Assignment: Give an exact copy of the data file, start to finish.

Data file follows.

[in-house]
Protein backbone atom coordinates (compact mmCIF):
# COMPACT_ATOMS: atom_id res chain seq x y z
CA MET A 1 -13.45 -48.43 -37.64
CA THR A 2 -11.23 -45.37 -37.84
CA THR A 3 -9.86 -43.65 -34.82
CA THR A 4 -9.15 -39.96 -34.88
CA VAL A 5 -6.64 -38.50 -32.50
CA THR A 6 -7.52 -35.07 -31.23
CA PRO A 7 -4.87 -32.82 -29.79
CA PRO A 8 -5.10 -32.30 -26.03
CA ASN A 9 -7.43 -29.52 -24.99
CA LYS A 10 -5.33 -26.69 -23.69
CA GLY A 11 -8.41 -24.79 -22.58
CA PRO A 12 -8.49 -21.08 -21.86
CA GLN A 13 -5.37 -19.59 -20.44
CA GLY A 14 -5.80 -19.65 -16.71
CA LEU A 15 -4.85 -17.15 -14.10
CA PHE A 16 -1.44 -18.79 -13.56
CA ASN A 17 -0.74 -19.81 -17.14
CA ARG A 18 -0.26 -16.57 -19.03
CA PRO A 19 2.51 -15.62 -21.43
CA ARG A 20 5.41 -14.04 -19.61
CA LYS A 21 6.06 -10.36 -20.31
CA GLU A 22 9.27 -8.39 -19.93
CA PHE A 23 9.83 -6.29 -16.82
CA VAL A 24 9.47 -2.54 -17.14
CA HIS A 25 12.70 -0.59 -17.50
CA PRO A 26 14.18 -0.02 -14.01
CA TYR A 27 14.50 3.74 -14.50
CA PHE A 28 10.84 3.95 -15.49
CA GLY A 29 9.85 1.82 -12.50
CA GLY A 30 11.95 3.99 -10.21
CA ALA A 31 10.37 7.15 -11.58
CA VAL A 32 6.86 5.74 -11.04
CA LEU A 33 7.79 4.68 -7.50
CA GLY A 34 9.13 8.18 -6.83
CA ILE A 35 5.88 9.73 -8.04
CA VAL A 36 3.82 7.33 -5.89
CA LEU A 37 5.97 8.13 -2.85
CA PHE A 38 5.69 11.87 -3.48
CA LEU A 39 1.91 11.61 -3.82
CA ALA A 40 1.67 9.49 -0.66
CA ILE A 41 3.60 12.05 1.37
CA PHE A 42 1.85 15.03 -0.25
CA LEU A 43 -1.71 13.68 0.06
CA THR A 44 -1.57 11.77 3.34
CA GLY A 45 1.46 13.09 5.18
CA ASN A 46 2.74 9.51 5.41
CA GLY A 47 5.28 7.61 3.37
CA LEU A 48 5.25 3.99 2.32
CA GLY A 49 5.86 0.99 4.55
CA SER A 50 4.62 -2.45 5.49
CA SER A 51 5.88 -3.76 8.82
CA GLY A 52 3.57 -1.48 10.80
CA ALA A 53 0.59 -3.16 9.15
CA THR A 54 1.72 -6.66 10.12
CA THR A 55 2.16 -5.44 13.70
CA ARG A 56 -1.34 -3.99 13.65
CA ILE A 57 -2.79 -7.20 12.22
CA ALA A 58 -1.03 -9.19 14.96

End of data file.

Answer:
[in-house]
Protein backbone atom coordinates (compact mmCIF):
# COMPACT_ATOMS: atom_id res chain seq x y z
CA MET A 1 -13.45 -48.43 -37.64
CA THR A 2 -11.23 -45.37 -37.84
CA THR A 3 -9.86 -43.65 -34.82
CA THR A 4 -9.15 -39.96 -34.88
CA VAL A 5 -6.64 -38.50 -32.50
CA THR A 6 -7.52 -35.07 -31.23
CA PRO A 7 -4.87 -32.82 -29.79
CA PRO A 8 -5.10 -32.30 -26.03
CA ASN A 9 -7.43 -29.52 -24.99
CA LYS A 10 -5.33 -26.69 -23.69
CA GLY A 11 -8.41 -24.79 -22.58
CA PRO A 12 -8.49 -21.08 -21.86
CA GLN A 13 -5.37 -19.59 -20.44
CA GLY A 14 -5.80 -19.65 -16.71
CA LEU A 15 -4.85 -17.15 -14.10
CA PHE A 16 -1.44 -18.79 -13.56
CA ASN A 17 -0.74 -19.81 -17.14
CA ARG A 18 -0.26 -16.57 -19.03
CA PRO A 19 2.51 -15.62 -21.43
CA ARG A 20 5.41 -14.04 -19.61
CA LYS A 21 6.06 -10.36 -20.31
CA GLU A 22 9.27 -8.39 -19.93
CA PHE A 23 9.83 -6.29 -16.82
CA VAL A 24 9.47 -2.54 -17.14
CA HIS A 25 12.70 -0.59 -17.50
CA PRO A 26 14.18 -0.02 -14.01
CA TYR A 27 14.50 3.74 -14.50
CA PHE A 28 10.84 3.95 -15.49
CA GLY A 29 9.85 1.82 -12.50
CA GLY A 30 11.95 3.99 -10.21
CA ALA A 31 10.37 7.15 -11.58
CA VAL A 32 6.86 5.74 -11.04
CA LEU A 33 7.79 4.68 -7.50
CA GLY A 34 9.13 8.18 -6.83
CA ILE A 35 5.88 9.73 -8.04
CA VAL A 36 3.82 7.33 -5.89
CA LEU A 37 5.97 8.13 -2.85
CA PHE A 38 5.69 11.87 -3.48
CA LEU A 39 1.91 11.61 -3.82
CA ALA A 40 1.67 9.49 -0.66
CA ILE A 41 3.60 12.05 1.37
CA PHE A 42 1.85 15.03 -0.25
CA LEU A 43 -1.71 13.68 0.06
CA THR A 44 -1.57 11.77 3.34
CA GLY A 45 1.46 13.09 5.18
CA ASN A 46 2.74 9.51 5.41
CA GLY A 47 5.28 7.61 3.37
CA LEU A 48 5.25 3.99 2.32
CA GLY A 49 5.86 0.99 4.55
CA SER A 50 4.62 -2.45 5.49
CA SER A 51 5.88 -3.76 8.82
CA GLY A 52 3.57 -1.48 10.80
CA ALA A 53 0.59 -3.16 9.15
CA THR A 54 1.72 -6.66 10.12
CA THR A 55 2.16 -5.44 13.70
CA ARG A 56 -1.34 -3.99 13.65
CA ILE A 57 -2.79 -7.20 12.22
CA ALA A 58 -1.03 -9.19 14.96